I was becoming severely ill, extremely depressed, and knew I was dying. I was put on numerous medications, feeding tubes, IVS, and spent the majority of my high school years in and out of hospitals, all without a diagnosis. Now at less than 80 lbs my mother and I had accepted the possibility that I might not be alive to graduate. We started to give up on finding a cure.
As the next few years went on, I did the best I could to live a normal life. My friends were used to my situation and adapted to my odd response to meals. Over time I learned little tricks that seemed to help my involuntary need to expel anything I consumed. For example, I learned that the only thing that I could drink that would not cause me discomfort was carbonated beverages. I also started to self medicate. I was home schooled at this point, because I wasn’t just hungry; I looked terrible. My hair was falling out, my eyesight was going, and I blacked out nearly every time I stood up. I started using drugs in hopes that it would take the edge off the hunger pains and maybe give me some extra energy so I could hang out with my friends without fainting and ruining everyone’s time. The drugs helped me with that, and even physically I started looking healthier. My weight started to stabilize, and my skin had more color… as strange as it sounds, the doctors later told me that the drugs were probably helping my body absorb what little nutrients I was consuming at a much faster rate, basically helping speeding up my metabolism enough to maintain my weight.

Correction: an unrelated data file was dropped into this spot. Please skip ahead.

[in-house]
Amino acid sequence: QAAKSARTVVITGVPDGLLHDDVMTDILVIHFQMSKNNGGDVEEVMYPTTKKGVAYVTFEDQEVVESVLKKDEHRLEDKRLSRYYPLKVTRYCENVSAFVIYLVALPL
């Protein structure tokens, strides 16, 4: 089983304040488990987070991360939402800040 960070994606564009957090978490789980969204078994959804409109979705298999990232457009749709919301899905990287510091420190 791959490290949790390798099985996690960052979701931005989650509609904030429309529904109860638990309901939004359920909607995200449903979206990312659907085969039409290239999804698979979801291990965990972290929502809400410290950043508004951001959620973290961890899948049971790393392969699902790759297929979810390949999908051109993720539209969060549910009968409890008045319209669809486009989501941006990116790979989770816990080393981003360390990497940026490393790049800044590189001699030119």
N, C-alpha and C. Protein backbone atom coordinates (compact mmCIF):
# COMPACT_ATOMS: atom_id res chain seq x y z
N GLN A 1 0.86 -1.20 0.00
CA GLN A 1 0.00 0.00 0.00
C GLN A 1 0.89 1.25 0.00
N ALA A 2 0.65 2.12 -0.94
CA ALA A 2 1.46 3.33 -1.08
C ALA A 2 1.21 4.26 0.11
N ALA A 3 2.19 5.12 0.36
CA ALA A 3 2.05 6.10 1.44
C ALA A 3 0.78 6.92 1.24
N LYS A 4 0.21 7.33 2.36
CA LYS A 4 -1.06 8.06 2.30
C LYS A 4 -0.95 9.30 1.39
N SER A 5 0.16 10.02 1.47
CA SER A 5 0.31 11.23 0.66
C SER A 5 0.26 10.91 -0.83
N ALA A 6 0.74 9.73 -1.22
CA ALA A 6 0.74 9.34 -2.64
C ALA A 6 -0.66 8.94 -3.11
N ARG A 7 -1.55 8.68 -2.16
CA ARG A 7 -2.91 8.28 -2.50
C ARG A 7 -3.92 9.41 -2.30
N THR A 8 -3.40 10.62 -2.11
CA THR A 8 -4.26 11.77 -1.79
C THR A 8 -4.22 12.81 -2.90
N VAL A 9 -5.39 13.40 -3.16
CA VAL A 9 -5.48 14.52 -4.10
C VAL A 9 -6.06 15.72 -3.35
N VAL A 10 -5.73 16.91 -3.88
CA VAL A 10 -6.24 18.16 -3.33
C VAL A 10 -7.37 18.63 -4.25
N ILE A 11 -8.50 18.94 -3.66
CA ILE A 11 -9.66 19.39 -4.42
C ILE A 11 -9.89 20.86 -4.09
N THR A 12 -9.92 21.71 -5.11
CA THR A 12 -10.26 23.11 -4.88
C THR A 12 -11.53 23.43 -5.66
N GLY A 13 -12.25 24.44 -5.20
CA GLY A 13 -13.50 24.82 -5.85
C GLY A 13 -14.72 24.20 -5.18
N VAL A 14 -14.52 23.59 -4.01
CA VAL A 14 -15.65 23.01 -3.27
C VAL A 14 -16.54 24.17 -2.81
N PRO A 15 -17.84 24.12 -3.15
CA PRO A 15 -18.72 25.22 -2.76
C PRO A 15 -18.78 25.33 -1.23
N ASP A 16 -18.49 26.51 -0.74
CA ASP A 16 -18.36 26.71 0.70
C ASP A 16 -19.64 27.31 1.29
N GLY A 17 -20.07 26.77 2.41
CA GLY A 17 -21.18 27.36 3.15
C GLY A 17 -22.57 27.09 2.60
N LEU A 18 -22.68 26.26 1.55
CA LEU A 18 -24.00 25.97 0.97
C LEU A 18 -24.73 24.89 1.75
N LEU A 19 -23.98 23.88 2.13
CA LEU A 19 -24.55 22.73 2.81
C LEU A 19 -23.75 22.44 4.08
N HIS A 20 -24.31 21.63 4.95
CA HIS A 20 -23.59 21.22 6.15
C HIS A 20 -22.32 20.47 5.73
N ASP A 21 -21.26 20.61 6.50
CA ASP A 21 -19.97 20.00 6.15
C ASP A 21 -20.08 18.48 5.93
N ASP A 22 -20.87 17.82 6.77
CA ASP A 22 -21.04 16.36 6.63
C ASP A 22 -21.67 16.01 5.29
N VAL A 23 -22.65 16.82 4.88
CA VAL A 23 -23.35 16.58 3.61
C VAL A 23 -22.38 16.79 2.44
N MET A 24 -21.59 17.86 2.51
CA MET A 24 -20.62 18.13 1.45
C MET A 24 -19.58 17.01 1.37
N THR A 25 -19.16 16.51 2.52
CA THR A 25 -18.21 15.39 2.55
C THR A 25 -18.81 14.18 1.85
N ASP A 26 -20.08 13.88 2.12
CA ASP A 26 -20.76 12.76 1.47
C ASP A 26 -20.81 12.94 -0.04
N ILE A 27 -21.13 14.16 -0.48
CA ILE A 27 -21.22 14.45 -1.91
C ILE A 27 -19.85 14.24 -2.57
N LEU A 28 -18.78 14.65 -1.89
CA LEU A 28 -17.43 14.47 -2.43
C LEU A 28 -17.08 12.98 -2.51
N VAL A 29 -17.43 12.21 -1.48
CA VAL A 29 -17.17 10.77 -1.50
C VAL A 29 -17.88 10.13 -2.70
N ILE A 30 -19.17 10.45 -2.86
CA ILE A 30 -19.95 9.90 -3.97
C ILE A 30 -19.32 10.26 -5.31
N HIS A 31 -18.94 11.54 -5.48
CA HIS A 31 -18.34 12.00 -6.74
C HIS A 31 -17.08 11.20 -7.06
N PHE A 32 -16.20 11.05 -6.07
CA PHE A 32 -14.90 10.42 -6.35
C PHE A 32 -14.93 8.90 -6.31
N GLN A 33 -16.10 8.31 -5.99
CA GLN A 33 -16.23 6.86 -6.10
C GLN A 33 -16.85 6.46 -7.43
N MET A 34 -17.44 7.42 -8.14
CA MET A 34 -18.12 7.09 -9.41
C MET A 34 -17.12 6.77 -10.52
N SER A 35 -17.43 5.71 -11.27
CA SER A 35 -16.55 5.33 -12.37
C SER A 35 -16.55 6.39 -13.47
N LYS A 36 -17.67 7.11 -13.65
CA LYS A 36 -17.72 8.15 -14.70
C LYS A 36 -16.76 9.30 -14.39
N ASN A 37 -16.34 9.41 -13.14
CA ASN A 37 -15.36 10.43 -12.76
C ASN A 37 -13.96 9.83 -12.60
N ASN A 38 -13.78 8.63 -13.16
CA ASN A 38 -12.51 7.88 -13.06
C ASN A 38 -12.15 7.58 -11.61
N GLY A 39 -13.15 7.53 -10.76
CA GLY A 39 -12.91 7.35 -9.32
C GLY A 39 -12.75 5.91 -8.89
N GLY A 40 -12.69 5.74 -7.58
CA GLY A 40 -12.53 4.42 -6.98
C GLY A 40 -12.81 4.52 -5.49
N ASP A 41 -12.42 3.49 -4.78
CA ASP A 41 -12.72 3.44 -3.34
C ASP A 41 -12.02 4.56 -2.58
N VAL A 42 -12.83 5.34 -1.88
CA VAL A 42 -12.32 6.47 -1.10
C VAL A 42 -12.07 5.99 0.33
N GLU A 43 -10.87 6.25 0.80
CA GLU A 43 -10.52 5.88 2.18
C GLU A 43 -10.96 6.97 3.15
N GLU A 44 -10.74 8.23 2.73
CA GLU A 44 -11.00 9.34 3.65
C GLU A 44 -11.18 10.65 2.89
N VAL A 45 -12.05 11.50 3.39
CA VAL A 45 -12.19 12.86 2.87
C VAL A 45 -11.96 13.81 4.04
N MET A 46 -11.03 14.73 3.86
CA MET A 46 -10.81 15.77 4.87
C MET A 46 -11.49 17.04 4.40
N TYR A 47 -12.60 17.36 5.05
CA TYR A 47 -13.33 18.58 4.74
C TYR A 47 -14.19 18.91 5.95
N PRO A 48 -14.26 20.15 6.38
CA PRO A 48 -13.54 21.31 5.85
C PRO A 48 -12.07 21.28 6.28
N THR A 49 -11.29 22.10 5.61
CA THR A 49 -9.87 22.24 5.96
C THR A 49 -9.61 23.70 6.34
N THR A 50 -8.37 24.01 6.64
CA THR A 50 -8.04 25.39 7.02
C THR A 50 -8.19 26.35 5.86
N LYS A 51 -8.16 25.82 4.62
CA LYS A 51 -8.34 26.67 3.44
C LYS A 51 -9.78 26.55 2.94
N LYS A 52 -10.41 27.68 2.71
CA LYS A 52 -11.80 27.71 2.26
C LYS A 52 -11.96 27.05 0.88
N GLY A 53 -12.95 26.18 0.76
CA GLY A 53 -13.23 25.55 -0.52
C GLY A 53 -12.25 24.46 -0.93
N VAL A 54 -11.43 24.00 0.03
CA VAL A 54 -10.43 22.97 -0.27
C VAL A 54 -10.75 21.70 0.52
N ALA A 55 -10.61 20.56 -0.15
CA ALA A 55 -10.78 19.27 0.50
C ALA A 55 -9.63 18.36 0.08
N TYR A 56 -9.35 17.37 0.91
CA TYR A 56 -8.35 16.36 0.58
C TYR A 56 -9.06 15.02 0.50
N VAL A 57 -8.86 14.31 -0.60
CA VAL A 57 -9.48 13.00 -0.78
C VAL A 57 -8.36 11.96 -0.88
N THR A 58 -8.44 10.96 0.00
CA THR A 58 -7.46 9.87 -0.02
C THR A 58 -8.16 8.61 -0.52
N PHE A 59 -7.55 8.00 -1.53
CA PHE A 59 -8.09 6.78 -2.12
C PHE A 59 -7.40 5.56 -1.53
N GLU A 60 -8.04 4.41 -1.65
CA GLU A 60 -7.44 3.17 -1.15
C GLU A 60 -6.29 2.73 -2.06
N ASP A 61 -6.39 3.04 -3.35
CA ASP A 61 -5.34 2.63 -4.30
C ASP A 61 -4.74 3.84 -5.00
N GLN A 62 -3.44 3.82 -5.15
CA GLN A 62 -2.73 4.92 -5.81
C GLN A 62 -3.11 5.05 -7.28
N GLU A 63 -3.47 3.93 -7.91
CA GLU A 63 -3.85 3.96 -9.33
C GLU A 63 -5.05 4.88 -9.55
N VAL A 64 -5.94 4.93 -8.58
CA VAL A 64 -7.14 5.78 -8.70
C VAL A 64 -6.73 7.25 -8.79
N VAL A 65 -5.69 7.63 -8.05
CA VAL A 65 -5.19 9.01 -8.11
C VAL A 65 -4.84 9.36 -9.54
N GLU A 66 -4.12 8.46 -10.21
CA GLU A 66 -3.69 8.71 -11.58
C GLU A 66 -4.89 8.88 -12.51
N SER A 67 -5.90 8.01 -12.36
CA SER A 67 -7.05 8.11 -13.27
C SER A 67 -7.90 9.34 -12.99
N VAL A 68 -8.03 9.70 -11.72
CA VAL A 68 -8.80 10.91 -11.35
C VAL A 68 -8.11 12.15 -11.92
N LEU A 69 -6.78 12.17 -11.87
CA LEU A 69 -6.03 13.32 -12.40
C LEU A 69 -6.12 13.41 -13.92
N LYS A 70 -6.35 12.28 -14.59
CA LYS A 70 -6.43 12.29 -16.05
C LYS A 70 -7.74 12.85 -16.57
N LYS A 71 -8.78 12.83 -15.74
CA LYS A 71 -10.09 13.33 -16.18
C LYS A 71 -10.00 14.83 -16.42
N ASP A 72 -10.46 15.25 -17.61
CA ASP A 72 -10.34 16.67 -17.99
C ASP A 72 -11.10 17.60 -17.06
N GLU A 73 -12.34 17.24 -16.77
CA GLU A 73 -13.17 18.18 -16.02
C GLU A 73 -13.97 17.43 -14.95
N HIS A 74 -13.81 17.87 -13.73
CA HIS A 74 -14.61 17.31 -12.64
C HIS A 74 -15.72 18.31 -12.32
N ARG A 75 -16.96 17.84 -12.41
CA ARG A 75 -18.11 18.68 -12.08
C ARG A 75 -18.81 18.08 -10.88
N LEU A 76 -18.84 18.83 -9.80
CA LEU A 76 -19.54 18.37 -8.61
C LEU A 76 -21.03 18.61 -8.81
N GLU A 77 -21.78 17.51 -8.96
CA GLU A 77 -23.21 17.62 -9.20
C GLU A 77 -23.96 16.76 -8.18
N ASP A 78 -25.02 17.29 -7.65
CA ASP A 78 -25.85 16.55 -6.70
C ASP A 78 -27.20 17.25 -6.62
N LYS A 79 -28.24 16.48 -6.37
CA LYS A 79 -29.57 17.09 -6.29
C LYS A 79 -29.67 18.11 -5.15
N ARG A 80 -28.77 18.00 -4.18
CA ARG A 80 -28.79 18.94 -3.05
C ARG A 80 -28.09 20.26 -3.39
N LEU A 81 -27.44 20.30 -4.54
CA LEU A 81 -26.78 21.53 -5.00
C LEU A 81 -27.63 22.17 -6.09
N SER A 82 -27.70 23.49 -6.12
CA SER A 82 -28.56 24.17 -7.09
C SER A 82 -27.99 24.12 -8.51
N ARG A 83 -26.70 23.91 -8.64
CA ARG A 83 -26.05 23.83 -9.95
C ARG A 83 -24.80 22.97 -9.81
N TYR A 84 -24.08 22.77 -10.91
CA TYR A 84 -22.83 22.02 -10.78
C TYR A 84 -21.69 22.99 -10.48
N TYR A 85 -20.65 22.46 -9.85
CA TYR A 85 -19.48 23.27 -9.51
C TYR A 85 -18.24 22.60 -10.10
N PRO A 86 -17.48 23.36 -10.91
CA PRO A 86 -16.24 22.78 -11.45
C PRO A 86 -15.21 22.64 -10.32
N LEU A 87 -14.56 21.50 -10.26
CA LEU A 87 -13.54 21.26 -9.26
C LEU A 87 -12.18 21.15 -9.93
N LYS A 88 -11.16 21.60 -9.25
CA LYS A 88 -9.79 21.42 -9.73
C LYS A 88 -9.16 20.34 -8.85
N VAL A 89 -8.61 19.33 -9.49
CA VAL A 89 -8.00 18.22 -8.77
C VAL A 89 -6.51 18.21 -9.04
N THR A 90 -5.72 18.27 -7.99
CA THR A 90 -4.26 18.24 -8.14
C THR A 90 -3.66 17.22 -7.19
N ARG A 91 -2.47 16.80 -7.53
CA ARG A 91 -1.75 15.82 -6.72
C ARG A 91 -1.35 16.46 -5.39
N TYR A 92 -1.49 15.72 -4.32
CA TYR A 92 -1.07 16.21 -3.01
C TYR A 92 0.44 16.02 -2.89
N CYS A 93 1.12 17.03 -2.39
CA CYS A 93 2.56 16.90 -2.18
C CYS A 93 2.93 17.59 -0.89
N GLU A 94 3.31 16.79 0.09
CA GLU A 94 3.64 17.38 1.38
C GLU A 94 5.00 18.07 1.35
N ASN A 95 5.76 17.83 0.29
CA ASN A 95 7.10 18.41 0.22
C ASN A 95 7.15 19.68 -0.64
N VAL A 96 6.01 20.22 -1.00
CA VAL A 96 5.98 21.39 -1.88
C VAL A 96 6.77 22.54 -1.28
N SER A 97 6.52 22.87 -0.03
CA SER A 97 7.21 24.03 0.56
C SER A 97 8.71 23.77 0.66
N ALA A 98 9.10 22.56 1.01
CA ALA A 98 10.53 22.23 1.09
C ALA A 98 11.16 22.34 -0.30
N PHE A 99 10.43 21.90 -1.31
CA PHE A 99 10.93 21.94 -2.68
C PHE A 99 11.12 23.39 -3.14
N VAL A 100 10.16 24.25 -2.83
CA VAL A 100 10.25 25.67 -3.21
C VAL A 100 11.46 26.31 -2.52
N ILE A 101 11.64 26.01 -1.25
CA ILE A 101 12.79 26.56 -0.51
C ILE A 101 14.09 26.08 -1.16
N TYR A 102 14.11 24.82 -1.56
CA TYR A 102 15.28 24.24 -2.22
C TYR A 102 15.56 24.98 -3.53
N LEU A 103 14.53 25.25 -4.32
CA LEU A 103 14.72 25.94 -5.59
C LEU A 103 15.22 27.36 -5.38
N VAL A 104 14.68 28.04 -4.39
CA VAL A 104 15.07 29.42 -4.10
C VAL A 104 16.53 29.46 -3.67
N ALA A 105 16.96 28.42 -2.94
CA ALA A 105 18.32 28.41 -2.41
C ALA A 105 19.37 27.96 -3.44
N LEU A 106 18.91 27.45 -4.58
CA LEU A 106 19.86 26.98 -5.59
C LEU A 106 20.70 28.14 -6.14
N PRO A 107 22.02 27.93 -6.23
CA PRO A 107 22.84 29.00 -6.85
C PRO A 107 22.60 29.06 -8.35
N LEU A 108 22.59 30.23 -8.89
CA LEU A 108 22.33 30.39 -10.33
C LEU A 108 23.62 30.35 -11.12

Of course, we knew that this was not fixing my issue, but it at least eased the pain and allowed me to live a bit more comfortably, at least temporarily. At this stage in my life, all I was looking for was something temporary because I was under the assumption that I wouldn’t be alive much longer anyway.
Fast forwarding past the legal issues that concluded my illegal use of controlled substances as my medication, I found myself at the age of 20 and right back to where I started with my medical condition. I was off drugs now, but my health seemed to plummet even quicker this time around. I decided that I would try again to see another specialist. I was now no longer a minor and that opened up a lot of options on where I could seek the best medical help.